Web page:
The Greeks divided their world into a number of contrasting categories which cut across and dissected each other: Greek and barbarian, slave and free, friend and enemy, insider and outsider, us and them. This essentially bipartite view of the world (although the dualism changed according to circumstance) affected the way Greek society worked, and the way that the Greeks thought about themselves. In this pair of papers, Professor Rhodes and I will be concerned only with one of these oppositions, friends and enemies.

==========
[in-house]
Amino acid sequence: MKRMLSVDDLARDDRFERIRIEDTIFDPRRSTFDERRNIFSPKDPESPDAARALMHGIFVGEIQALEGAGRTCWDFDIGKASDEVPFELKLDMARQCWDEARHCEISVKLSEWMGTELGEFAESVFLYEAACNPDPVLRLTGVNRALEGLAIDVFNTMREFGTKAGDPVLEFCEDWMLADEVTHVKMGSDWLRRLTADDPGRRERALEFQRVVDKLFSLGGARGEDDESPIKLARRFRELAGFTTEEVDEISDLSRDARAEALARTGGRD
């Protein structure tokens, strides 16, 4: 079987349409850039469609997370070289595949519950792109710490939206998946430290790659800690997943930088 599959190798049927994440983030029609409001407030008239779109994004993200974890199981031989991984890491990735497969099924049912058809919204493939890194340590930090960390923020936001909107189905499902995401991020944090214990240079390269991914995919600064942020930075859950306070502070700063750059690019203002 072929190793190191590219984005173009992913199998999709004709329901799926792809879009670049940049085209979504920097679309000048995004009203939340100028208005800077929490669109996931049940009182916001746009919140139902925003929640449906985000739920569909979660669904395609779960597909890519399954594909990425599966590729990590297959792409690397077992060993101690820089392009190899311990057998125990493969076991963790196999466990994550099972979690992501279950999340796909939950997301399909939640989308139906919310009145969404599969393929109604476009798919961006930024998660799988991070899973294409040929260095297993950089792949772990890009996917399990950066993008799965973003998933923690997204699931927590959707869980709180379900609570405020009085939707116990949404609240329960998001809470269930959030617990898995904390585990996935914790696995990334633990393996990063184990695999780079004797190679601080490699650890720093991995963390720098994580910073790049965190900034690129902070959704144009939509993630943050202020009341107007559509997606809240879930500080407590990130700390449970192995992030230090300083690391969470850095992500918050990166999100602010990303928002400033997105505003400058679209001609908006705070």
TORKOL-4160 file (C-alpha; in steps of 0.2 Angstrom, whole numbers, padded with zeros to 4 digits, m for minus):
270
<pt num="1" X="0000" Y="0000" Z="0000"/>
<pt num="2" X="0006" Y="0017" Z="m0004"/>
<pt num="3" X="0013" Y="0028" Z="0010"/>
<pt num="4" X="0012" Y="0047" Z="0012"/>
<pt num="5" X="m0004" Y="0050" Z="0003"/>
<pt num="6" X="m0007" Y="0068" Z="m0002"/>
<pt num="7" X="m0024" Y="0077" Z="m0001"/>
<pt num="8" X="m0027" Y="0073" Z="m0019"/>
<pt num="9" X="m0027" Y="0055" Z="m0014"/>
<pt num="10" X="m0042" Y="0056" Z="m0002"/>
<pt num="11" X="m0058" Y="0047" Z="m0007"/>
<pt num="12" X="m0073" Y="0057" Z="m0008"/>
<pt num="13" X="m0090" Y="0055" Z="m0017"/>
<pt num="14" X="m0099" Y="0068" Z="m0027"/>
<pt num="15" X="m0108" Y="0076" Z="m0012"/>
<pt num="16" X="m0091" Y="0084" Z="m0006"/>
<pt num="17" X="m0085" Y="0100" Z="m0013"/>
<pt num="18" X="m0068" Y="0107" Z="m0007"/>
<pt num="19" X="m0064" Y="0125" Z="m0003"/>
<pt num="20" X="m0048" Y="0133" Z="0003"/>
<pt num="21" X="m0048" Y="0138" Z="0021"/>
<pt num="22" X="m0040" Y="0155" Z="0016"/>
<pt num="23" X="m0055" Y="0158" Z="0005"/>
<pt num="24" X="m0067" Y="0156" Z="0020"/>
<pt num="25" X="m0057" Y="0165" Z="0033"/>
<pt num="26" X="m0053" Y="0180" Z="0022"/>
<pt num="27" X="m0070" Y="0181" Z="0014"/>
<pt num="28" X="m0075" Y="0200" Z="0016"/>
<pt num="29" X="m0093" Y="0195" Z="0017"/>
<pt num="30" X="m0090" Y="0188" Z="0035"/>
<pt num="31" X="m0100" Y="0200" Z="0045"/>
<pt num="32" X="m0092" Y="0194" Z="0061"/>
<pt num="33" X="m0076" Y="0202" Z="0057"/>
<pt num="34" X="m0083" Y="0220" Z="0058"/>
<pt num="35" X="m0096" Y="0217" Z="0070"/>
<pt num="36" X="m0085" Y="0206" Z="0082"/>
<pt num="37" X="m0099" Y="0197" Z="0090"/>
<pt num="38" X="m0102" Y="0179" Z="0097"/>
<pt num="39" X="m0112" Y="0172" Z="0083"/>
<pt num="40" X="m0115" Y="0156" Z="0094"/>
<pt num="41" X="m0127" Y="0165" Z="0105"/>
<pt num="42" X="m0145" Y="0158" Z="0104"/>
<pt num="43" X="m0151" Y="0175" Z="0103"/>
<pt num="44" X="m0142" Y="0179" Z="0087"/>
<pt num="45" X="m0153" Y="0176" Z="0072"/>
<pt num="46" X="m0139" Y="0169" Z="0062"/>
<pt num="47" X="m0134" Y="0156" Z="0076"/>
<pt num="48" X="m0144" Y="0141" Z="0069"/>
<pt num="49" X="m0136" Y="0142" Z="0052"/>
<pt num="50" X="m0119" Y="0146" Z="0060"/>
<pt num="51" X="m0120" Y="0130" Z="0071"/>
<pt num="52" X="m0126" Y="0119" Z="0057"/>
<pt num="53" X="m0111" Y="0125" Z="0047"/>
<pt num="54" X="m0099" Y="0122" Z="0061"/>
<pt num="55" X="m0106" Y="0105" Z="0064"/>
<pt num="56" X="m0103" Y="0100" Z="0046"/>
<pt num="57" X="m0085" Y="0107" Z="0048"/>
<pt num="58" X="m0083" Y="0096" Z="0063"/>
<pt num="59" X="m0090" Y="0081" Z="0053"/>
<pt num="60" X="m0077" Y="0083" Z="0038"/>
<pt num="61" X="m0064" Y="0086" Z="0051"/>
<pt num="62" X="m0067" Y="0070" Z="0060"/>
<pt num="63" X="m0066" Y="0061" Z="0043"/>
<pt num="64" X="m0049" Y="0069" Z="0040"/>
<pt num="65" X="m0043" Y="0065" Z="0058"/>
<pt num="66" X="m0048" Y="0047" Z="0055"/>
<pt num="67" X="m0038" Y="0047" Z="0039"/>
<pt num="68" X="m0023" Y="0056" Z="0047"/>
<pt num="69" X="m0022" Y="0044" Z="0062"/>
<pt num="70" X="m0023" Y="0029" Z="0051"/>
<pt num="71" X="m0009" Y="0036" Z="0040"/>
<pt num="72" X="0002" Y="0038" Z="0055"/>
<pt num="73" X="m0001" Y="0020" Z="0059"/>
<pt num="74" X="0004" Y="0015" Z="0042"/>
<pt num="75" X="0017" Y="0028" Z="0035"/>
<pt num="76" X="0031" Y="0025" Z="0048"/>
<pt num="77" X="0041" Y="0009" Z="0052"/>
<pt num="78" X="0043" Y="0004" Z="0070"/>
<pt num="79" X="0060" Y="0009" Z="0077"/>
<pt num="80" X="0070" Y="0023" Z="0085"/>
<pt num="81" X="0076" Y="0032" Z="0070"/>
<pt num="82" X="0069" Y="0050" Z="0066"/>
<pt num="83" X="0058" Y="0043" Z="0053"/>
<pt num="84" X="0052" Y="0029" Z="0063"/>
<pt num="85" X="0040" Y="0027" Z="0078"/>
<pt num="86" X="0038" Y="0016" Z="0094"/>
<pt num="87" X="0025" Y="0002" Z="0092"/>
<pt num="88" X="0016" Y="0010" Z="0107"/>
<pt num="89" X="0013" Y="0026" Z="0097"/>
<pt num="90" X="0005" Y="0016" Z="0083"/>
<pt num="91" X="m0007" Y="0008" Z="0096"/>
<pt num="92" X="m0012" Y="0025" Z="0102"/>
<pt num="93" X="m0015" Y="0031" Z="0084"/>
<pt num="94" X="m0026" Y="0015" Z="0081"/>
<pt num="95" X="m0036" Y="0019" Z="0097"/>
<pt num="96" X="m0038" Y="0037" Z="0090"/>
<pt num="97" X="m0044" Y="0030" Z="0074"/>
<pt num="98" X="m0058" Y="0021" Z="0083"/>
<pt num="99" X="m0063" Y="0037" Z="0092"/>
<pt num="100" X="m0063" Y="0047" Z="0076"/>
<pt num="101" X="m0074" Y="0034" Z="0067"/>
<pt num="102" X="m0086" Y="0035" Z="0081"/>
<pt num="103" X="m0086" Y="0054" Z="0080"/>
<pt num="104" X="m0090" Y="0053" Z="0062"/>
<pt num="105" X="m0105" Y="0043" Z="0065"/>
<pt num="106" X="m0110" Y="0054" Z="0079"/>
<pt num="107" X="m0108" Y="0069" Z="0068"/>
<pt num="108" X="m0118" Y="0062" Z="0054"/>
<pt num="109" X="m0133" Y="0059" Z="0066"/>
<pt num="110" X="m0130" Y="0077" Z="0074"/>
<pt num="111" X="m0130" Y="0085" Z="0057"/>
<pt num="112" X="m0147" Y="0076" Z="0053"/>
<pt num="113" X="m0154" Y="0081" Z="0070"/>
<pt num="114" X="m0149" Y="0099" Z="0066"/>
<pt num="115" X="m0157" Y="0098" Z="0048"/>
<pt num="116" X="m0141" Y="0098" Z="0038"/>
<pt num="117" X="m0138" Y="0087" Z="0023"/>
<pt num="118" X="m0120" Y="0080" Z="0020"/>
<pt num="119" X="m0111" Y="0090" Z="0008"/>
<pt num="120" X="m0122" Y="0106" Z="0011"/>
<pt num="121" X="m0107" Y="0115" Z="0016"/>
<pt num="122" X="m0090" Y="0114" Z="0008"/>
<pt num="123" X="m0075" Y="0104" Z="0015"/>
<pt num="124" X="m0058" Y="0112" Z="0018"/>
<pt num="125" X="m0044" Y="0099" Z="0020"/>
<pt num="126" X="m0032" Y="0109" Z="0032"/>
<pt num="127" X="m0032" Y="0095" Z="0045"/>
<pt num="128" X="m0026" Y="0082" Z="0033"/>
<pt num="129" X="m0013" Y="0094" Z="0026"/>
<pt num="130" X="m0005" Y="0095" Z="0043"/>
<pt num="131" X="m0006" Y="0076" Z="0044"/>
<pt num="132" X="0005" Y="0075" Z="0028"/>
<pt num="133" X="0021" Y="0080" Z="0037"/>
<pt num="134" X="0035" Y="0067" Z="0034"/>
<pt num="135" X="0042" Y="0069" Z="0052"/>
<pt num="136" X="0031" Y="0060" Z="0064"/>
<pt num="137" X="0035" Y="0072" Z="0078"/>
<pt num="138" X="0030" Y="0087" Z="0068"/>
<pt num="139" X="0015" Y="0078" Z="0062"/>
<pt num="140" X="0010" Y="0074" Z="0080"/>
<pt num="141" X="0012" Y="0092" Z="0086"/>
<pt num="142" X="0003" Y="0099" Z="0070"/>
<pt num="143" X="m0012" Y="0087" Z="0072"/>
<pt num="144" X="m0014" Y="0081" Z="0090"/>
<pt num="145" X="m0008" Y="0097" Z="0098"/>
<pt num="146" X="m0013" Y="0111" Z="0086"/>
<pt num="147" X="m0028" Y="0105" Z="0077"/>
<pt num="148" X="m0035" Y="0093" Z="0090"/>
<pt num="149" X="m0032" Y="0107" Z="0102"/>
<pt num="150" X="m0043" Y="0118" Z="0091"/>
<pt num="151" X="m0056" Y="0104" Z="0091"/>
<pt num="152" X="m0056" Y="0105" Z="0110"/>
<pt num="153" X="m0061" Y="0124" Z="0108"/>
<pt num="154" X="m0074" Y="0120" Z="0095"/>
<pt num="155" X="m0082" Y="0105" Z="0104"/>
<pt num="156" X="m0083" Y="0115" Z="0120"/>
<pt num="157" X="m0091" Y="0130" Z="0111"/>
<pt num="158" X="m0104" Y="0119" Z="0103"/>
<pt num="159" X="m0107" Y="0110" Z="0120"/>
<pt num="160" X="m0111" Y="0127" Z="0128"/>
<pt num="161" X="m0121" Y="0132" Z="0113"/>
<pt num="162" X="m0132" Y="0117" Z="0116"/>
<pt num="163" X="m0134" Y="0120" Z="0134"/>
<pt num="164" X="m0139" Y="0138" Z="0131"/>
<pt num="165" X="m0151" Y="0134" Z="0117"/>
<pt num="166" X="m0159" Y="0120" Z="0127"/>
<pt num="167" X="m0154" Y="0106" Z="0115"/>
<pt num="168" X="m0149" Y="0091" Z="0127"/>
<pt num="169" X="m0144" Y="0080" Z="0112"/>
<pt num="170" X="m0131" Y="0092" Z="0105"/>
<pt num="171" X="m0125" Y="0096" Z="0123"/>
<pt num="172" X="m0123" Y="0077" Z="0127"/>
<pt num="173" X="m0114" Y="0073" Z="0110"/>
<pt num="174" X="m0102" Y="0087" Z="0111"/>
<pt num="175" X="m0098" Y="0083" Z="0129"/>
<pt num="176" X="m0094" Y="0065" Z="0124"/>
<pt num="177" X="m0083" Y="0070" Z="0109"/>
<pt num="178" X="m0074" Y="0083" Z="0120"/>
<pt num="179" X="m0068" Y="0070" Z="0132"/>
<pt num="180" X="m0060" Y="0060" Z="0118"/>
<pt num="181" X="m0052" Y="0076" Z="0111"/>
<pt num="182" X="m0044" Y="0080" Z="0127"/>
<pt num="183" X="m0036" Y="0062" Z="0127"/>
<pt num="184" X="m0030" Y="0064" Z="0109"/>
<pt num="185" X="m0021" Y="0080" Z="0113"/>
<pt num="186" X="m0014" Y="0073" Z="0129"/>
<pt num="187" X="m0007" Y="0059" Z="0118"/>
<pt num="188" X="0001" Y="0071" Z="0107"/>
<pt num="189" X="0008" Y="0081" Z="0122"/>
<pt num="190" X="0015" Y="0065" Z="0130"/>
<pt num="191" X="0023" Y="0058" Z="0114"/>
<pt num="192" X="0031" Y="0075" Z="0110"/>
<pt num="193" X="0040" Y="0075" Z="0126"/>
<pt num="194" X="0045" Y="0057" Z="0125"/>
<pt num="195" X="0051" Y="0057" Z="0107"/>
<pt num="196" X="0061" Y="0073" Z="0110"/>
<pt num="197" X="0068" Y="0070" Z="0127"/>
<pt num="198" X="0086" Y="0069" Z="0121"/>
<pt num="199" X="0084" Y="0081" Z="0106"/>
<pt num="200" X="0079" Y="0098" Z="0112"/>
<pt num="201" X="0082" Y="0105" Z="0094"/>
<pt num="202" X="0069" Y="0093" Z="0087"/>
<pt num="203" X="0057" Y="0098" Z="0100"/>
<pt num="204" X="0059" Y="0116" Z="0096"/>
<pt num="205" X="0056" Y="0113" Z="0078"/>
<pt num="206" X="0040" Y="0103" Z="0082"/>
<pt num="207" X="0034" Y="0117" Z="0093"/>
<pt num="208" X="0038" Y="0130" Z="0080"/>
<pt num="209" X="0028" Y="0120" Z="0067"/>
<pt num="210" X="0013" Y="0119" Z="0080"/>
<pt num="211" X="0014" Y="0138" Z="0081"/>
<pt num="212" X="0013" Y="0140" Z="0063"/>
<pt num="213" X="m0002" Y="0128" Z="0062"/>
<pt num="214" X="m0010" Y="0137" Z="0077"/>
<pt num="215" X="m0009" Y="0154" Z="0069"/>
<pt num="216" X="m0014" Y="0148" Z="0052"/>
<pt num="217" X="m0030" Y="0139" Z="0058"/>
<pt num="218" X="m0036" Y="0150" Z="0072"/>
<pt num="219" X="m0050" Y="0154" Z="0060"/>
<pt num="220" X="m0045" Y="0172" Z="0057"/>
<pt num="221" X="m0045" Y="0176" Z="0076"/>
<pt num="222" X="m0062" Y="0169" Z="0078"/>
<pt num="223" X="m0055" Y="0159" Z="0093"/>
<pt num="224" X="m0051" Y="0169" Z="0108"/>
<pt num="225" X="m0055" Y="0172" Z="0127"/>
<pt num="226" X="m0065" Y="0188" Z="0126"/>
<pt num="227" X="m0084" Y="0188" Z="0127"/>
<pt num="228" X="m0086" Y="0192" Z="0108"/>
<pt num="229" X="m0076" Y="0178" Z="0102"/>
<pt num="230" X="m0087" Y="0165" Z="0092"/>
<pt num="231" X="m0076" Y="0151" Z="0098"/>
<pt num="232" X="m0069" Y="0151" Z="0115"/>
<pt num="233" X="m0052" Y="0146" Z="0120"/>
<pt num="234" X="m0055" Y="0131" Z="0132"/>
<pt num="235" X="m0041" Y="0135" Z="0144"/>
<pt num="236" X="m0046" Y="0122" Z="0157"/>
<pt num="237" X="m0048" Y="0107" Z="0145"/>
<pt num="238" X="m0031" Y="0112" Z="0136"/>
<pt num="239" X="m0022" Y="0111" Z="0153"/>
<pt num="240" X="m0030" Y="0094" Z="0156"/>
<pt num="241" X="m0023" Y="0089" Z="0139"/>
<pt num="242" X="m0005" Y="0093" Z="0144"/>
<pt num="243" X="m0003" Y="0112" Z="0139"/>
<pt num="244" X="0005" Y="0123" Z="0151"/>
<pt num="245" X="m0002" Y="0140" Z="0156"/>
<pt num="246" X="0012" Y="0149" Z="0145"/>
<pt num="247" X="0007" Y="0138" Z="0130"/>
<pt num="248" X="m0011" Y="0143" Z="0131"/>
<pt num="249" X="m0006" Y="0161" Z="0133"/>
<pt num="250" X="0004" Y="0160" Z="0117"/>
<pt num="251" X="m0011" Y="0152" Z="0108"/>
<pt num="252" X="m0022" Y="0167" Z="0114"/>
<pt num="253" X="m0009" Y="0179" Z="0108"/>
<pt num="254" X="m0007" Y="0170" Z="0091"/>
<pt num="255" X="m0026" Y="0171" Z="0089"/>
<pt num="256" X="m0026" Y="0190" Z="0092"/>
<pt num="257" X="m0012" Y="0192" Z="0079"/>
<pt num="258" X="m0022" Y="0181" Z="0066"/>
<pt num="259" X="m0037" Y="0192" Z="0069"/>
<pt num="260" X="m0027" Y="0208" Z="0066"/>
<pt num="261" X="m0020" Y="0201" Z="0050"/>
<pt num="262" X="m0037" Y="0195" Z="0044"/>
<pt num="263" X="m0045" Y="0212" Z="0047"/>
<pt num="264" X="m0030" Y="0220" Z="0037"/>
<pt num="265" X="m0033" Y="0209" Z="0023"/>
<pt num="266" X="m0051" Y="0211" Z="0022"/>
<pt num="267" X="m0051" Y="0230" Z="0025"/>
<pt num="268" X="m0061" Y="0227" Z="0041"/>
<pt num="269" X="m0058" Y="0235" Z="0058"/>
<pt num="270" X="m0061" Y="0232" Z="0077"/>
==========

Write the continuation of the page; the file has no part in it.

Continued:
1 This pair of papers was read to the annual meeting of the Classical Association in St Andrews in April 1995. We thank each other for encouragement and comments on preliminary drafts; and we thank those who heard and discussed our papers at St Andrews.